Download e-book for iPad: A Hierarchical Coordinate System for Geoprocessing and by Geoffrey H. Dutton
By Geoffrey H. Dutton
While spatial facts is digitized to be used in geographic info structures and different software program, information regarding its unique scale, answer and accuracy is often misplaced. for this reason, utilizing such info at diversified scales and mixing it with information from different resources can be tough. Mapping vector info at smaller than the unique scale calls for its generalization, that is often dealt with by way of post-processing in ways in which are just weakly supported by way of databases. The types and techniques defined during this booklet conquer many such difficulties through supplying a multi-resolution information illustration that permits retrieval of map information at a hierarchy of scales, in addition to documenting the accuracy of each spatial coordinate.
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Additional info for A Hierarchical Coordinate System for Geoprocessing and Cartography (Lecture Notes in Earth Sciences)
Most nations have an official grid system (or several) for surveying and cadastral purposes. The grid may contain a set of zones, each a local coordinate origin. In principle, any grid location can be georeferenced back to the sphere, in order to relate it to geospatial data not encoded in official grid units. Georeferencing a planimetric location requires a number of pieces of information: (a) the zone in which the location falls; (b) the latitude and longitude of the origin of the zone; (c) the projection type; (d) the parameters used to create the projection; and (e) the datum (ellipsoid model) used.
Location identifiers would be built up using the numerals 1 through 9, rather than 0 through 3 as QTM employs. 3 Prior, Related and Derived Work 35 ery point on Earth was part of both hierarchies, either one or an interleaving of both could be used to generate location codes. ,oo /L Tv, / / \ o. o,,,,,t,oo,oo,,noo,... Fig. 10. Relations between GEM's dual triangular hierarchies Although GEM could accept elevation data for any or all points on a planet, it was realized that even a medium-dense elevation model for a whole one would consume huge amounts of storage, even at the rate of less than one bit per triangular facet theoretically possible, Some portions of a GEM pyramid would always be omitted, and some localities would have fewer levels of encoding (resulting in a smaller number of larger facets) than others.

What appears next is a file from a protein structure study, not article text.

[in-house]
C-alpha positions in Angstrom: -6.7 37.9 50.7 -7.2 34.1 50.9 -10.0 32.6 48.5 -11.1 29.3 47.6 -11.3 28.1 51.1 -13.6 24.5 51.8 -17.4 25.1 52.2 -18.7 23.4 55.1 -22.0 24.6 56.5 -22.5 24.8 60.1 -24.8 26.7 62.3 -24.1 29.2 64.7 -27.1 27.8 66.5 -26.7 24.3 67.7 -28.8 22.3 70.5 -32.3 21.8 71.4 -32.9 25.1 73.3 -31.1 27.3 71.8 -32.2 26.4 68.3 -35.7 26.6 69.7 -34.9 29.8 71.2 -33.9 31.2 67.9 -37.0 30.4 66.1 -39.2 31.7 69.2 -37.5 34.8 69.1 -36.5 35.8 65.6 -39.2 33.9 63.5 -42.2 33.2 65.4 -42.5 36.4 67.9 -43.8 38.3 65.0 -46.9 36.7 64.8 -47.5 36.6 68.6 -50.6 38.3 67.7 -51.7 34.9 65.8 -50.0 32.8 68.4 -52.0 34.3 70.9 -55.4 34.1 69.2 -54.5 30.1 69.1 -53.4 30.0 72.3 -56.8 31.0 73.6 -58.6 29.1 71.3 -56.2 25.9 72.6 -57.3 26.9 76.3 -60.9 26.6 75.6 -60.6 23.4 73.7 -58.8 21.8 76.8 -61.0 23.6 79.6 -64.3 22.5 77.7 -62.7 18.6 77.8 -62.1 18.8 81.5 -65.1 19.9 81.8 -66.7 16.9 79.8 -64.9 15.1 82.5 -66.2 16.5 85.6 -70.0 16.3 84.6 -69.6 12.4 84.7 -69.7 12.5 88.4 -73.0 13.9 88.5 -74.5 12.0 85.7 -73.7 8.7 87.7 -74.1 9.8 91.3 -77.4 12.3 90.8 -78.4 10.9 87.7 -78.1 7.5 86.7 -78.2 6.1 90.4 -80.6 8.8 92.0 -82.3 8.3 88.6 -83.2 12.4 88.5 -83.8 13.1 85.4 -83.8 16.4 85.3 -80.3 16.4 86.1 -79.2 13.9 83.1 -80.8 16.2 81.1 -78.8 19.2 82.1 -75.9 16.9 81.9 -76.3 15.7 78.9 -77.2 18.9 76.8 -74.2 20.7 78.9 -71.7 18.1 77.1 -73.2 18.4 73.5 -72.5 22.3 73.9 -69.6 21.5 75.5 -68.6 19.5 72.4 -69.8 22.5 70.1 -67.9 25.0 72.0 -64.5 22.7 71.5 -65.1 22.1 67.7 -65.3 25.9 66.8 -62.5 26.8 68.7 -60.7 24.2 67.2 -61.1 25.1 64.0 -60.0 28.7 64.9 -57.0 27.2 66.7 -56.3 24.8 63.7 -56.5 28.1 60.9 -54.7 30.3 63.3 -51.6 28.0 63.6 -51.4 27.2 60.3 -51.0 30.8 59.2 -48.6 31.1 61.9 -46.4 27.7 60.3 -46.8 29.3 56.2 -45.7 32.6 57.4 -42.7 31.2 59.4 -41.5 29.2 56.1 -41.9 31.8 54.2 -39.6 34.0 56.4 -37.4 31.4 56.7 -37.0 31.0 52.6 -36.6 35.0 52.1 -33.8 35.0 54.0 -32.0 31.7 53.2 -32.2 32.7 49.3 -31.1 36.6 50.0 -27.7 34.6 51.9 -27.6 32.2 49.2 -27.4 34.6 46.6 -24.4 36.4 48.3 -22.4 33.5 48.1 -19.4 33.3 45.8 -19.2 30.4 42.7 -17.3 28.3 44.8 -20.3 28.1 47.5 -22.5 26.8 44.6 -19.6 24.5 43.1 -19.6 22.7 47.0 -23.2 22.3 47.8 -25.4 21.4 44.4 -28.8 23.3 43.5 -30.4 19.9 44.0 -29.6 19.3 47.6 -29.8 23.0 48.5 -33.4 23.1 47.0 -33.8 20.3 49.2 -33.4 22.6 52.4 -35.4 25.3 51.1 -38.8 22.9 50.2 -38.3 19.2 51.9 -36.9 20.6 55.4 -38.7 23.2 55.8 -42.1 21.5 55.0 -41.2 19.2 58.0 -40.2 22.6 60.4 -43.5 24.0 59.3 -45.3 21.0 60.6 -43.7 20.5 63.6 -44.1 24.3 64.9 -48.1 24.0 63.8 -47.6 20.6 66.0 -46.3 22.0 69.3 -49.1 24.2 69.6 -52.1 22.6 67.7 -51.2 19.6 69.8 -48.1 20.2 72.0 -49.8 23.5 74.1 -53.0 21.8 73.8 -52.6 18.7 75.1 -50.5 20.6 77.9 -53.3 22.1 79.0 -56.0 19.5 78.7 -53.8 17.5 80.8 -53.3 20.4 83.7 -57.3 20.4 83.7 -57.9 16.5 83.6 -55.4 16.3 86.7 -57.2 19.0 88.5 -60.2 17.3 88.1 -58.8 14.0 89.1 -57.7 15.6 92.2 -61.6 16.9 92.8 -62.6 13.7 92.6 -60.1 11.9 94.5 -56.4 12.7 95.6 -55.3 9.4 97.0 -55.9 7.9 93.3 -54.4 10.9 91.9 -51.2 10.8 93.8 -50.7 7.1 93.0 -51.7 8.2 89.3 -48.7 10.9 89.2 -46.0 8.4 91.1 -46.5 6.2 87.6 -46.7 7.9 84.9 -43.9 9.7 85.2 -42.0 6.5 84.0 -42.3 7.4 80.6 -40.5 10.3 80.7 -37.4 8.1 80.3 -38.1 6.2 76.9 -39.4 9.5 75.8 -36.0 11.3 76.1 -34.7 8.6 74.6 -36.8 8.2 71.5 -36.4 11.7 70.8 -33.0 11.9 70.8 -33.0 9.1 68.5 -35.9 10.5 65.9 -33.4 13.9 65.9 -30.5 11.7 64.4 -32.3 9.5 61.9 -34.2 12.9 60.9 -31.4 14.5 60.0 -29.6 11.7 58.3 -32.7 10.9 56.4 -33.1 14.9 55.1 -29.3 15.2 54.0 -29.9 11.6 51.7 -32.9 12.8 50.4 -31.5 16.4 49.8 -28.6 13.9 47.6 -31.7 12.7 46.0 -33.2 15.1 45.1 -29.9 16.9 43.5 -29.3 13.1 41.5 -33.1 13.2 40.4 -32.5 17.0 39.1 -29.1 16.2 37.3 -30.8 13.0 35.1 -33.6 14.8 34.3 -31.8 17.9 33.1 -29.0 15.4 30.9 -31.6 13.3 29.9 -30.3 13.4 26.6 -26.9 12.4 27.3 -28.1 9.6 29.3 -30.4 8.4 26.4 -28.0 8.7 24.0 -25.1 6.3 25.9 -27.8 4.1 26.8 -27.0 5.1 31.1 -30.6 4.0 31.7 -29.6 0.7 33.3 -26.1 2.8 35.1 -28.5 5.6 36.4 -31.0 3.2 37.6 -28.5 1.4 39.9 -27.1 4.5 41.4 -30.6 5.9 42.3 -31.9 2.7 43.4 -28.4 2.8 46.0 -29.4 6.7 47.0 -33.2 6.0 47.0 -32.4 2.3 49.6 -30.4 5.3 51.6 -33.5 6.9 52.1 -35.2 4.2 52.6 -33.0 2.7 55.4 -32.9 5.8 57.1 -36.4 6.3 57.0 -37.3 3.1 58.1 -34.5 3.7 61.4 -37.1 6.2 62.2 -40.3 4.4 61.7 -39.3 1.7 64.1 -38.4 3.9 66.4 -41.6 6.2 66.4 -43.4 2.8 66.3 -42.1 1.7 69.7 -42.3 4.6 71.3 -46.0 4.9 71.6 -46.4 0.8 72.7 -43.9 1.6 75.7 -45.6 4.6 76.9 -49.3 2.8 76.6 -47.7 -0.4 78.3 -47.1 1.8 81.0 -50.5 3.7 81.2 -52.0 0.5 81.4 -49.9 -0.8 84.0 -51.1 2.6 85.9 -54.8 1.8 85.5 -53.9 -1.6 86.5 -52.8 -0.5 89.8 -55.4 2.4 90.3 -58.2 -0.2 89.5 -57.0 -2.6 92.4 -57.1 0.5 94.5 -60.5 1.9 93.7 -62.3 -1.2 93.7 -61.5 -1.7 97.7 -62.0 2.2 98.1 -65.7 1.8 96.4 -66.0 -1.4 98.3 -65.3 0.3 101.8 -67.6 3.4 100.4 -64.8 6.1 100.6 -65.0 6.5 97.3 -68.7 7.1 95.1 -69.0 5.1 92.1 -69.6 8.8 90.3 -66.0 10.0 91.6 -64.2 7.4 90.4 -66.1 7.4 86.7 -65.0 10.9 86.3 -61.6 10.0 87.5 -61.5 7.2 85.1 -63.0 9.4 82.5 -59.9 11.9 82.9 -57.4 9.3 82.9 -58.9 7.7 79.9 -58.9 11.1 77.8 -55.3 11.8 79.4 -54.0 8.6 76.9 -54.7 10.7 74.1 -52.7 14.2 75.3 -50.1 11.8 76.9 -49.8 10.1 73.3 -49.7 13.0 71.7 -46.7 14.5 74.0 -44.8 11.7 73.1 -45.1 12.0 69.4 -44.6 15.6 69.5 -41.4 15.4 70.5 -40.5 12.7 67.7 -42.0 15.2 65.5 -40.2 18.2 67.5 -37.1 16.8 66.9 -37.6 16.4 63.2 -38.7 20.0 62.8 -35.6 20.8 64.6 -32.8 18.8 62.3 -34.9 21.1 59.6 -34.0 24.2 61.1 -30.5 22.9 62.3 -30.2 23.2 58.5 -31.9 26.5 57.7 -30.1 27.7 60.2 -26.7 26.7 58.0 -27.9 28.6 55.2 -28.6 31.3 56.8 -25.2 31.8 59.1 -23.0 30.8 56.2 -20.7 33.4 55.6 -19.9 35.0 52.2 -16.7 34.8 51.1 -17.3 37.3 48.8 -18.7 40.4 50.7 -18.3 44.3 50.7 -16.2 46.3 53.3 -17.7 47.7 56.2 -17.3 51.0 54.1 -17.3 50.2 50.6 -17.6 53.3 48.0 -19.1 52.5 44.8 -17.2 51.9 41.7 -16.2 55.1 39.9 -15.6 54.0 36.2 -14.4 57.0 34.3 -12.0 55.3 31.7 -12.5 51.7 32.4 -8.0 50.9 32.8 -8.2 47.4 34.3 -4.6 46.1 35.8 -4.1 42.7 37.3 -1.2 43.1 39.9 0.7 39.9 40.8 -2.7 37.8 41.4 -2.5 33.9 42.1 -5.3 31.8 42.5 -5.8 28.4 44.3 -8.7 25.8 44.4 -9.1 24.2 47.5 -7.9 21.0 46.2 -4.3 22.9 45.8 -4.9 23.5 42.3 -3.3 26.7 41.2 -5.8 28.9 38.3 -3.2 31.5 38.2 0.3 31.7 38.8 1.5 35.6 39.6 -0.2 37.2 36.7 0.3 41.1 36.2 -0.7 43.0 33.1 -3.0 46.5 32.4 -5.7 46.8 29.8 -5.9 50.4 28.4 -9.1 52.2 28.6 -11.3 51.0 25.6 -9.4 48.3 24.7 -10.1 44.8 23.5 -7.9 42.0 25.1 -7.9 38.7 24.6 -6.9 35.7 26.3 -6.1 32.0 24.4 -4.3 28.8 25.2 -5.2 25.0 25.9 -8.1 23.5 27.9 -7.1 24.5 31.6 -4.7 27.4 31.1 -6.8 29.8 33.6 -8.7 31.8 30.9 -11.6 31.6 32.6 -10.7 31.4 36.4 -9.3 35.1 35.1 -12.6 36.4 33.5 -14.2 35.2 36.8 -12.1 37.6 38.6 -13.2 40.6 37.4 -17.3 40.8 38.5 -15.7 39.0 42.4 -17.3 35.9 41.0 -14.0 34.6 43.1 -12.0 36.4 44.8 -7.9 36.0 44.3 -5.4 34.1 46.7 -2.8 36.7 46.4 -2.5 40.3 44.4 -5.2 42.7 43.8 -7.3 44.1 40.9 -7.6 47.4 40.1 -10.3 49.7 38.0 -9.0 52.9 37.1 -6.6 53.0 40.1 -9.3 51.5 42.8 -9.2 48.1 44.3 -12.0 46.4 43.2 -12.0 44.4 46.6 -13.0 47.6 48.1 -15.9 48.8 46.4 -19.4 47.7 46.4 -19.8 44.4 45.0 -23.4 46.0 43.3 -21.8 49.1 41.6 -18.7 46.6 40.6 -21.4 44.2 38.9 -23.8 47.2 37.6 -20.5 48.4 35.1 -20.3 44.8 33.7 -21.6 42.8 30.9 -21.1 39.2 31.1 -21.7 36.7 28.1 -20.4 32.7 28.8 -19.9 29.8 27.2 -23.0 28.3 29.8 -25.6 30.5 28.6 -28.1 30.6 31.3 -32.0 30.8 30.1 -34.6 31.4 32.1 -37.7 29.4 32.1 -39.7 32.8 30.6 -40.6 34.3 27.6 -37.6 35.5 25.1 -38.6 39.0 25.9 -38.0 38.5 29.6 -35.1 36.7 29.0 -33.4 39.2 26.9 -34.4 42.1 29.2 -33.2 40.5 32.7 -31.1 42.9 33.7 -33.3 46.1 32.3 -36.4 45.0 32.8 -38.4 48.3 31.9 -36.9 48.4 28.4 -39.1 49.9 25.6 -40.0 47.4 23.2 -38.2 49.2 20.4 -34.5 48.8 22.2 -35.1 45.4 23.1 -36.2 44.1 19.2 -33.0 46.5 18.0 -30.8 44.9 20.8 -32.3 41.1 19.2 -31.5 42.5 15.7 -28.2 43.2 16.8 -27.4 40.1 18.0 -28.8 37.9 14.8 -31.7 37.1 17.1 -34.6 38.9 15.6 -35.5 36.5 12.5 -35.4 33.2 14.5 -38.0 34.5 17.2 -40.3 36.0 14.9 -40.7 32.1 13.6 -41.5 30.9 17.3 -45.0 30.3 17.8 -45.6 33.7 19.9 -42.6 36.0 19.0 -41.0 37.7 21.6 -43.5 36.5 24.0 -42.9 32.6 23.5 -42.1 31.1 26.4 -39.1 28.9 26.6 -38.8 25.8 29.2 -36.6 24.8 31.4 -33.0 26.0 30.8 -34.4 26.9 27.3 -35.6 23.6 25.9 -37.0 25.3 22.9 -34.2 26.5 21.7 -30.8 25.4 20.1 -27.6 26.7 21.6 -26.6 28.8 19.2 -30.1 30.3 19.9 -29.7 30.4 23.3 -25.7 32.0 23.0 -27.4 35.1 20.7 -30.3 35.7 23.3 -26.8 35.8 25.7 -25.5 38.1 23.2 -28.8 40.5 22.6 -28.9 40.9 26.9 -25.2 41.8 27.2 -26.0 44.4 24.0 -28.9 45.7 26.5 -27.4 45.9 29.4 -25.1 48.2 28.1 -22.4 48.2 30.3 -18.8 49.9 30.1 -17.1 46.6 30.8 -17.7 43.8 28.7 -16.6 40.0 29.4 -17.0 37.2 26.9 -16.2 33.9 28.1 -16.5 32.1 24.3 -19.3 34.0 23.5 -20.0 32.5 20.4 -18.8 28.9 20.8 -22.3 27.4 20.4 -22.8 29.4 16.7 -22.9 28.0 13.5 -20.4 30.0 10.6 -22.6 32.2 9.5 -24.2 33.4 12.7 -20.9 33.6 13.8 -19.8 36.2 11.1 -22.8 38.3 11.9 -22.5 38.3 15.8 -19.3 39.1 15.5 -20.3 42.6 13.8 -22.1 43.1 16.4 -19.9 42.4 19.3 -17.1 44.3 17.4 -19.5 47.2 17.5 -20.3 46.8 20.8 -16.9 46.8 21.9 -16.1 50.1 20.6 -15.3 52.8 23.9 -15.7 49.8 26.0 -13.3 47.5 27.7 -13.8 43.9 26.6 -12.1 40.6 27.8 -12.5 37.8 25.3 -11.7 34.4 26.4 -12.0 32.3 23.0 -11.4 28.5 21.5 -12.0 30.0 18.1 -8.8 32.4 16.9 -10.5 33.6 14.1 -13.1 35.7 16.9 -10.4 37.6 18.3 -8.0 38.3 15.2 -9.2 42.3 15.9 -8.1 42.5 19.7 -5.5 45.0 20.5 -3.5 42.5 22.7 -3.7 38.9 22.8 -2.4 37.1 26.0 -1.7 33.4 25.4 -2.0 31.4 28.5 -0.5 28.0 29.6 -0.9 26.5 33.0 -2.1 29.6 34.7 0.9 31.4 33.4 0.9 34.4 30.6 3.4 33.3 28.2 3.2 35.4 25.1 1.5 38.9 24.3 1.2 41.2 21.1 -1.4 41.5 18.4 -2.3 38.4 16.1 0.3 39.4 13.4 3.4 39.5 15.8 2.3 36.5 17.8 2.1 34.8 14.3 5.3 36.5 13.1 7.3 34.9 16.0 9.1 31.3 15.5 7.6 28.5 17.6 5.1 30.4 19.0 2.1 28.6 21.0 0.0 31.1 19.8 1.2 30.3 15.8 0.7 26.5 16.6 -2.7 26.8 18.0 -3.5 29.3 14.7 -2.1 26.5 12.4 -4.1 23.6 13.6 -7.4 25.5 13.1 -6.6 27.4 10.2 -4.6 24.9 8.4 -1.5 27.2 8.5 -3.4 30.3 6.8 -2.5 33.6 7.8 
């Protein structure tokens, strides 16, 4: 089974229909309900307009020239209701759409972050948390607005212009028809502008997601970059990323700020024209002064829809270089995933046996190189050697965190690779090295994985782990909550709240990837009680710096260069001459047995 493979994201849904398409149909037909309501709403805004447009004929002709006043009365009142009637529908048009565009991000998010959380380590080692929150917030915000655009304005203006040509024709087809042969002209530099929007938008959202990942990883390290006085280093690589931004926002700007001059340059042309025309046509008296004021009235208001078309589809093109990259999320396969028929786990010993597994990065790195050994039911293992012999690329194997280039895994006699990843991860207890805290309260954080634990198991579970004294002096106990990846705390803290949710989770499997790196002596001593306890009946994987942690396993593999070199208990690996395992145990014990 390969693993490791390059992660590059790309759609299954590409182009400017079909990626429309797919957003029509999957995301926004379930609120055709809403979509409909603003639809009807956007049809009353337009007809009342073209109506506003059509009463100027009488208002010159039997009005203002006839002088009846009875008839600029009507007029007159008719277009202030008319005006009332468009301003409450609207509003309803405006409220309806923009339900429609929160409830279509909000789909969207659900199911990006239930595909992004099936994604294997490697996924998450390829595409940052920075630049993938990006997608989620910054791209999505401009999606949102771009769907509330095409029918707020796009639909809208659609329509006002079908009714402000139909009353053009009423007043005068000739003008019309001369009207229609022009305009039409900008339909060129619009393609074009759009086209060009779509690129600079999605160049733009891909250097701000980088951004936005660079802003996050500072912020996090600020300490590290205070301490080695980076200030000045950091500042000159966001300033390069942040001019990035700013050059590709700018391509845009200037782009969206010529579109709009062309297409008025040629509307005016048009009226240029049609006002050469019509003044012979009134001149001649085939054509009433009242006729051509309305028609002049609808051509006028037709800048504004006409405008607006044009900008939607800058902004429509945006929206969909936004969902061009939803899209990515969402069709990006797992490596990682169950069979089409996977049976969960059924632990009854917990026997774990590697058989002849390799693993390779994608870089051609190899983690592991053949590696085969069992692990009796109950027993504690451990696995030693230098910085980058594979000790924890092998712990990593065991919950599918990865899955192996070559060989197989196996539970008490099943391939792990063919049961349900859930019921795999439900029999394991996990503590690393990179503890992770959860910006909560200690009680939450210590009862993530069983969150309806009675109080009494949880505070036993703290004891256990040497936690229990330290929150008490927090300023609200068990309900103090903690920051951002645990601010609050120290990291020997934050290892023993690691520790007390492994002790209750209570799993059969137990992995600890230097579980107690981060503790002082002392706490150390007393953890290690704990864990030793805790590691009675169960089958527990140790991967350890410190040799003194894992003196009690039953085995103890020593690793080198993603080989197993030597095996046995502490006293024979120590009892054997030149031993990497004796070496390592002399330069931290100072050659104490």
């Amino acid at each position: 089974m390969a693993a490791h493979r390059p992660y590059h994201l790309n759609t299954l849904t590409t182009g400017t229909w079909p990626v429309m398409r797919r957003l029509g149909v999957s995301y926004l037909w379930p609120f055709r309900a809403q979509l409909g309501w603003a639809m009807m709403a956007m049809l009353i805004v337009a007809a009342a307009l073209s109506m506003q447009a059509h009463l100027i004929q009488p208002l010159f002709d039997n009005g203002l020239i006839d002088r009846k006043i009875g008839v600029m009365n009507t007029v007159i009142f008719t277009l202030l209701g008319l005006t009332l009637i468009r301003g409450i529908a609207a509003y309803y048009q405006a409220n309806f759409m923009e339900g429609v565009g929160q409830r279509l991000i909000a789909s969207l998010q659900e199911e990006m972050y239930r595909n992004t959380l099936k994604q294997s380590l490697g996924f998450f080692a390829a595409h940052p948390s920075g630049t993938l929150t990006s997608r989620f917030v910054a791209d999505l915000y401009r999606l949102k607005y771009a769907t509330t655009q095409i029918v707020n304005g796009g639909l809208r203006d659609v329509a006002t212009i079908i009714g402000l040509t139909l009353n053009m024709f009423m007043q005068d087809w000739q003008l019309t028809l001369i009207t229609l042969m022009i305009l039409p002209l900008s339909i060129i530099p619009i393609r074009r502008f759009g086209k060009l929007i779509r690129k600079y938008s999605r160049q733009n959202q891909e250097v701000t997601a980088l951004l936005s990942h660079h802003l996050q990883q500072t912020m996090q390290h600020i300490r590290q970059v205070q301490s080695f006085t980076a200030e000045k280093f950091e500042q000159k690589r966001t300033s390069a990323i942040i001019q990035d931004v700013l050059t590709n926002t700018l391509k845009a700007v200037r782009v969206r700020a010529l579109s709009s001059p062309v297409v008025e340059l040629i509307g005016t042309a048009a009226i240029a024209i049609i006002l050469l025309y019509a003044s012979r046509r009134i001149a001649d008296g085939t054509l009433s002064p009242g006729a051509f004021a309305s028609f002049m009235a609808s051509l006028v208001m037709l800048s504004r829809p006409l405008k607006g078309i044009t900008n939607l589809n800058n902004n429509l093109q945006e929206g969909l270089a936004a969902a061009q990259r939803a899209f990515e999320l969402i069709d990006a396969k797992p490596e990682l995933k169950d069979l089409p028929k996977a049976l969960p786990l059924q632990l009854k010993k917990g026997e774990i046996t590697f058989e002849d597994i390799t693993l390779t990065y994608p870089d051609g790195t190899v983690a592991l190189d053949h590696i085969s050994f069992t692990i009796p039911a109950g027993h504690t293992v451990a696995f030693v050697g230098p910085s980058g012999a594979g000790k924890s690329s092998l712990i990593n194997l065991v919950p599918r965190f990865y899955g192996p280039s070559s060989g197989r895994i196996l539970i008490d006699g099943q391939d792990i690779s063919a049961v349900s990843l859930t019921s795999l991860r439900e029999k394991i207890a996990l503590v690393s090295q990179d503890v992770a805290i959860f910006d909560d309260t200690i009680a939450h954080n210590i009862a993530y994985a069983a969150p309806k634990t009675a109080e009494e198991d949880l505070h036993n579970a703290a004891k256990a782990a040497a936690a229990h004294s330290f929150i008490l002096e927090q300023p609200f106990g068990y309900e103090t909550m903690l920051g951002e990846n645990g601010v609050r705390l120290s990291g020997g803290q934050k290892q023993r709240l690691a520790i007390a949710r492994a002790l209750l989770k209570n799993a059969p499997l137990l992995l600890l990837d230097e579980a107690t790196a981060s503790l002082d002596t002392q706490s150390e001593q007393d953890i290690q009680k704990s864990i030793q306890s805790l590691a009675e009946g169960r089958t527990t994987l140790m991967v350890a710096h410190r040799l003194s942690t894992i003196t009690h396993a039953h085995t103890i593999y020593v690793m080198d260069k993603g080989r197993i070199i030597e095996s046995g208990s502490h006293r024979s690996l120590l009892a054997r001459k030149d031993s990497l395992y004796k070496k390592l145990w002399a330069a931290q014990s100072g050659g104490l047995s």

Lastly, GEM is a complicated computational device, as its spatial indexing reflects two interlocking geometric figures, for which elevations can be described by interleaved digits in their geocodes; each region at a given level in one hierarchy named the nodes of the next level of the other, alternating as they plunge into detail. While each tessellation is space-exhausting, the two overlap, and need to be intersected at some level of detail in order to obtain a combined space partition. All this is possible to compute, but seems excessively complicated for purposes of location coding unless the benefits of dual tessellation clearly outweigh their costs.
A Hierarchical Coordinate System for Geoprocessing and Cartography (Lecture Notes in Earth Sciences) by Geoffrey H. Dutton